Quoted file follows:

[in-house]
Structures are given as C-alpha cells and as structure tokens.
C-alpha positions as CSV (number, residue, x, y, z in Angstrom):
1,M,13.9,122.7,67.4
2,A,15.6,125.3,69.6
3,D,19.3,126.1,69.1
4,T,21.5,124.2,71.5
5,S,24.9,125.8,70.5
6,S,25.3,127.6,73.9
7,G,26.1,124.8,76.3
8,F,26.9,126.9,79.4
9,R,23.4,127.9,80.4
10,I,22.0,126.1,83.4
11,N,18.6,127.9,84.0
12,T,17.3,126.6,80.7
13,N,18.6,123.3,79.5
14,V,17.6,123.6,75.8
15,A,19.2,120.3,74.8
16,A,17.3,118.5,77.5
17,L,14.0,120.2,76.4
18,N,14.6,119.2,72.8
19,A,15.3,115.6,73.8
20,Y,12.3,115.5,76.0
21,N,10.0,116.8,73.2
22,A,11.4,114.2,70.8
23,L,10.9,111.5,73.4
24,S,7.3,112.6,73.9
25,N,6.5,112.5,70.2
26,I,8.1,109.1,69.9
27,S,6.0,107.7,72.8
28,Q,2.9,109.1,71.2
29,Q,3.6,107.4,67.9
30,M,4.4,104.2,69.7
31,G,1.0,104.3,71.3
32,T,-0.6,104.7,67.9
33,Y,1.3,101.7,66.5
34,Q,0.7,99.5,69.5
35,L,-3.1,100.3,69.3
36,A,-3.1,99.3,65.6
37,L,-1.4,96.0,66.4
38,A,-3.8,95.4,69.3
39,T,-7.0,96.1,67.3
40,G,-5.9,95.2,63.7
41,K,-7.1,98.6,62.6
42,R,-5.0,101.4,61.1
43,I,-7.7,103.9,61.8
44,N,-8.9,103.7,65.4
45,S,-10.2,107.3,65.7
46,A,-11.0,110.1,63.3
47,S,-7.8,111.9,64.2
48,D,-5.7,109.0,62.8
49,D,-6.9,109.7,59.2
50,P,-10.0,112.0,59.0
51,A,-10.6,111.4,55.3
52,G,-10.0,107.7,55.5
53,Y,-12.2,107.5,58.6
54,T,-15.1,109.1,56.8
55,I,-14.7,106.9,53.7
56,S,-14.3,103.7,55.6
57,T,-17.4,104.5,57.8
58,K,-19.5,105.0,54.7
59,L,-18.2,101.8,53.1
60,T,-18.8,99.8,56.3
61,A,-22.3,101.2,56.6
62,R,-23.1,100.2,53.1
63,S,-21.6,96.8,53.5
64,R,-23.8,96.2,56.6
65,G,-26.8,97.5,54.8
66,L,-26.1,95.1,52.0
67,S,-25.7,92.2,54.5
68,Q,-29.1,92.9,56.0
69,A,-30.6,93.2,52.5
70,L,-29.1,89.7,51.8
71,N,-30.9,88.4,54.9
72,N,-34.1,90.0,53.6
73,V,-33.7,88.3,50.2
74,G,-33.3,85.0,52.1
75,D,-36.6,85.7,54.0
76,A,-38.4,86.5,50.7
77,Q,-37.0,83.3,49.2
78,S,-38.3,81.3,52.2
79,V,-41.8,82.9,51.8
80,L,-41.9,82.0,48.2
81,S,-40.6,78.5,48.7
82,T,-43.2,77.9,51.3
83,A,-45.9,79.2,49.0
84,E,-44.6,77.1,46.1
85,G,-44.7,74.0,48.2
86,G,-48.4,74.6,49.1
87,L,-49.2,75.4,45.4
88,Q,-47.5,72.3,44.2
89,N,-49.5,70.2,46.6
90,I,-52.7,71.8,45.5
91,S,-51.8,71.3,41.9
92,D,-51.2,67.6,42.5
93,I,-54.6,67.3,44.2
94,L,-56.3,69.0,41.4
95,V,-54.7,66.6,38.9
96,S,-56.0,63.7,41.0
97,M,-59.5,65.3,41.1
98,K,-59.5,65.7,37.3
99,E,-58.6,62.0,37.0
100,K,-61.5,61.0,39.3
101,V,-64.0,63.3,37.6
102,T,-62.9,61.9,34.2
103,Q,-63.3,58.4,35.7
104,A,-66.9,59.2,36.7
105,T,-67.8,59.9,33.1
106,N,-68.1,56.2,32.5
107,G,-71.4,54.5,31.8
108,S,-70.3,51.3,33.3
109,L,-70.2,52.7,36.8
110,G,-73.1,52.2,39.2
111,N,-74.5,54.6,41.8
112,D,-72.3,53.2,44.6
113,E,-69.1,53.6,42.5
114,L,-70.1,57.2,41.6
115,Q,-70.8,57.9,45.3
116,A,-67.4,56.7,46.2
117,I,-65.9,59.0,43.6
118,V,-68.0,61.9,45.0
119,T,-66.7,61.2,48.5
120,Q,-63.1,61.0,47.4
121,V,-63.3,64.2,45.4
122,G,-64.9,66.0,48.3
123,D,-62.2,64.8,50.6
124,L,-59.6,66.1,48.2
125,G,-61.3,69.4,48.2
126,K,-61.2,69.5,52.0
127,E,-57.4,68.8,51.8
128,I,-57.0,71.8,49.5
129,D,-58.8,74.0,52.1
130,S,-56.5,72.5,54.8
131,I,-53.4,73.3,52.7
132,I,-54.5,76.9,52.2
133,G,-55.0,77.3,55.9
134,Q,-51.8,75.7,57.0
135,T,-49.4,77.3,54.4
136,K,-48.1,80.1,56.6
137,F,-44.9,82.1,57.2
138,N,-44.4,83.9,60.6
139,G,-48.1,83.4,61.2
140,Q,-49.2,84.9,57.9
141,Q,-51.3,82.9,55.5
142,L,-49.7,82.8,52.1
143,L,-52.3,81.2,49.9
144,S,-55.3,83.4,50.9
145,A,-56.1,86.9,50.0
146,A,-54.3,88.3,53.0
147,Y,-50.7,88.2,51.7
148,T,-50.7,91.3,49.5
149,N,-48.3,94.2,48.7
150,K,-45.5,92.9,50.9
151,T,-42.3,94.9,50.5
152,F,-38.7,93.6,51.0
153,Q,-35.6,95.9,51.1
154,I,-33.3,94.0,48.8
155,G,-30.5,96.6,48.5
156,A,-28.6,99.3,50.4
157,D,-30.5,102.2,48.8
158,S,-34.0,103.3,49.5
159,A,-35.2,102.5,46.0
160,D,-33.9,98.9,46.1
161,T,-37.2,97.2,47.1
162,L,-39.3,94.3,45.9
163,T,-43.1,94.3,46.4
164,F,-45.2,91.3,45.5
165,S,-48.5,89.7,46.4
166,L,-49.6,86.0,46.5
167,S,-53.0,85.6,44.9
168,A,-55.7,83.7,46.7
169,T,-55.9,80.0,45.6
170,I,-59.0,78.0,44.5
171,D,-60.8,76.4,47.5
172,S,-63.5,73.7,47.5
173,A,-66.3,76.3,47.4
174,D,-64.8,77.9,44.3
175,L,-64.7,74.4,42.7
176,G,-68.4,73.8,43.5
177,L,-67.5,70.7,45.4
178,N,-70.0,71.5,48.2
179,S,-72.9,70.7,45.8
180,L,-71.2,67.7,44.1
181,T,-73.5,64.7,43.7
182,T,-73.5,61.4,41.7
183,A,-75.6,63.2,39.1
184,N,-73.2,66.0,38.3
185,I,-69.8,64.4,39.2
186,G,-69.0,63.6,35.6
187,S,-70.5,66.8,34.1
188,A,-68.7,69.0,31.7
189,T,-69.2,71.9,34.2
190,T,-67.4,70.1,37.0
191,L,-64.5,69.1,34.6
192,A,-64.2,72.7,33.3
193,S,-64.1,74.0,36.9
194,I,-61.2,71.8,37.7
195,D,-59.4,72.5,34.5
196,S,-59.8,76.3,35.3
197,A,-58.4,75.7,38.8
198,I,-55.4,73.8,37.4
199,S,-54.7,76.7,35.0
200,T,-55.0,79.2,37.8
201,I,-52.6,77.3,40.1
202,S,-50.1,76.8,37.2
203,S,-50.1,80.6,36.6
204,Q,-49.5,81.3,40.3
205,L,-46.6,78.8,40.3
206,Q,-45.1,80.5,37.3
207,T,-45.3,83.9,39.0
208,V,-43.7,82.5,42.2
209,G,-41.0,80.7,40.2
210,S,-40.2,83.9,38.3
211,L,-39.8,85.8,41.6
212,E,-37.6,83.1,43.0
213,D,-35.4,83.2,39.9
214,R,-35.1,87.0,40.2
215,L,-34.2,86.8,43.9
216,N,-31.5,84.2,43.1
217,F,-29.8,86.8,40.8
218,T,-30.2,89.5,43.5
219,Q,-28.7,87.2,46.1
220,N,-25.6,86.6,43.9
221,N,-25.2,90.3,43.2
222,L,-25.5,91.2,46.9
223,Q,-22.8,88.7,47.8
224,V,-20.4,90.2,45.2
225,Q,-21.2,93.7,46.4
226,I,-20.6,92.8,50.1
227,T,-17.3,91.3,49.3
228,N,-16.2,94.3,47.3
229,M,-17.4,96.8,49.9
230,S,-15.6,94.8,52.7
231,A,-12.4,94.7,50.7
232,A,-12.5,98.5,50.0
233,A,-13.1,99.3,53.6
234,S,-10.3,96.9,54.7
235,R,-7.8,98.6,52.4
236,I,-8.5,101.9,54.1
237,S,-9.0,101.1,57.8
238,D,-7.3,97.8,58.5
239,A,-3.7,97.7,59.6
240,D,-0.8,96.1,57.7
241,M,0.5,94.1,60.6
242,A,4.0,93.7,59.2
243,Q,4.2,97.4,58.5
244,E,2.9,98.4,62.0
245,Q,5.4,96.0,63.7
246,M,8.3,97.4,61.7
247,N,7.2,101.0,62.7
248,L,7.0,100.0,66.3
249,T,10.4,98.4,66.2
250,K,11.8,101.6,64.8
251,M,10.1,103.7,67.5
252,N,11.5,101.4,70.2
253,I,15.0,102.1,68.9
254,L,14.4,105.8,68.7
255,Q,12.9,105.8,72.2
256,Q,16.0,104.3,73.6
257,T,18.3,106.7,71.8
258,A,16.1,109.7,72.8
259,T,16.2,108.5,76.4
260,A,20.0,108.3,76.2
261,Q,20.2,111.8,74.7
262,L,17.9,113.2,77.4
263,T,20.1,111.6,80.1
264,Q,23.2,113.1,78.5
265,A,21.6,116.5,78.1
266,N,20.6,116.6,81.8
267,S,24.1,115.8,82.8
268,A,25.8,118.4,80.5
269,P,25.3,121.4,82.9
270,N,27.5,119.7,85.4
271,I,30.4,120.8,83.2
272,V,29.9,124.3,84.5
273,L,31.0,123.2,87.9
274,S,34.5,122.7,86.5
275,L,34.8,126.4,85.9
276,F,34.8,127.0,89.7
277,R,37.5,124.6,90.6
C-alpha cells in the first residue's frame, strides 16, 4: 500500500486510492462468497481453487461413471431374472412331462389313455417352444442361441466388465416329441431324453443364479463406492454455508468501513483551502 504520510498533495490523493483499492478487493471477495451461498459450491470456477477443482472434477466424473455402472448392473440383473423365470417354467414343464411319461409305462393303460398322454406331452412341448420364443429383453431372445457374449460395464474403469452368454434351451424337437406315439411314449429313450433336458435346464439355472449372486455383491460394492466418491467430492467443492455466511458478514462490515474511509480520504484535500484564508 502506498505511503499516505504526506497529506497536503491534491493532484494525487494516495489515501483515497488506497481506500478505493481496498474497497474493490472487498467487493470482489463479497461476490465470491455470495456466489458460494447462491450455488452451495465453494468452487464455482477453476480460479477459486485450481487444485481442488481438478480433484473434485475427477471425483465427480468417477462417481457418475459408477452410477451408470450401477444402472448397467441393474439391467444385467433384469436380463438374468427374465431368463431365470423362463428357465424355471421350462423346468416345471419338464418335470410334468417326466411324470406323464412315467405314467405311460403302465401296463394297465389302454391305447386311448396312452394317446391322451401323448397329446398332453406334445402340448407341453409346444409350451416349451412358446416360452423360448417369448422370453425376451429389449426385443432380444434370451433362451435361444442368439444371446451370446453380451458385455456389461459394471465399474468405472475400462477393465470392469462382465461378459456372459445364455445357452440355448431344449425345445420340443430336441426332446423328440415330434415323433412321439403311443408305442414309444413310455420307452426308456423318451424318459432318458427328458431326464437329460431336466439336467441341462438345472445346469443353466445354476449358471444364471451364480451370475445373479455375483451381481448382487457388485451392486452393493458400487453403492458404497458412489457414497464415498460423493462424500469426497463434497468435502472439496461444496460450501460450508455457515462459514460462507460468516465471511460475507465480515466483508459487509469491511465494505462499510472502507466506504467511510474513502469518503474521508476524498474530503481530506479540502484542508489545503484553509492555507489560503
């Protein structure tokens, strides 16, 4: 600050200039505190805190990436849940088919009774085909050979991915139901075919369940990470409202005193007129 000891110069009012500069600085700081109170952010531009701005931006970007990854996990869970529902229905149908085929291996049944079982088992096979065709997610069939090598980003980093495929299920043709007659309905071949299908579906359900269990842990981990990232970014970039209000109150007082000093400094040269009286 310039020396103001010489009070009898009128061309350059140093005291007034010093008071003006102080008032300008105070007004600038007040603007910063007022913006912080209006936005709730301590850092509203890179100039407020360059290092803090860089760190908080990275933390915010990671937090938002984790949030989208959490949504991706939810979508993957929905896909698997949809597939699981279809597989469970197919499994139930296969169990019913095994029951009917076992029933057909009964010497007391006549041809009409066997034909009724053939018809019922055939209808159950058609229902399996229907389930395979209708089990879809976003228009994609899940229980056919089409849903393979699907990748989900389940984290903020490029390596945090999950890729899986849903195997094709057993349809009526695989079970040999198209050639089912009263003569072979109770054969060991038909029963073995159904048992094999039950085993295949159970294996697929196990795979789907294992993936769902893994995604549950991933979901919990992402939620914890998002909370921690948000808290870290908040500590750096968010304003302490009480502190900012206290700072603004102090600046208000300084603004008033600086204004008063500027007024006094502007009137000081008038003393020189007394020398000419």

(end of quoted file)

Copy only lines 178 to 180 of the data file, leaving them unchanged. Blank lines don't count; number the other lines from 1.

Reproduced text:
175,L,-64.7,74.4,42.7
176,G,-68.4,73.8,43.5
177,L,-67.5,70.7,45.4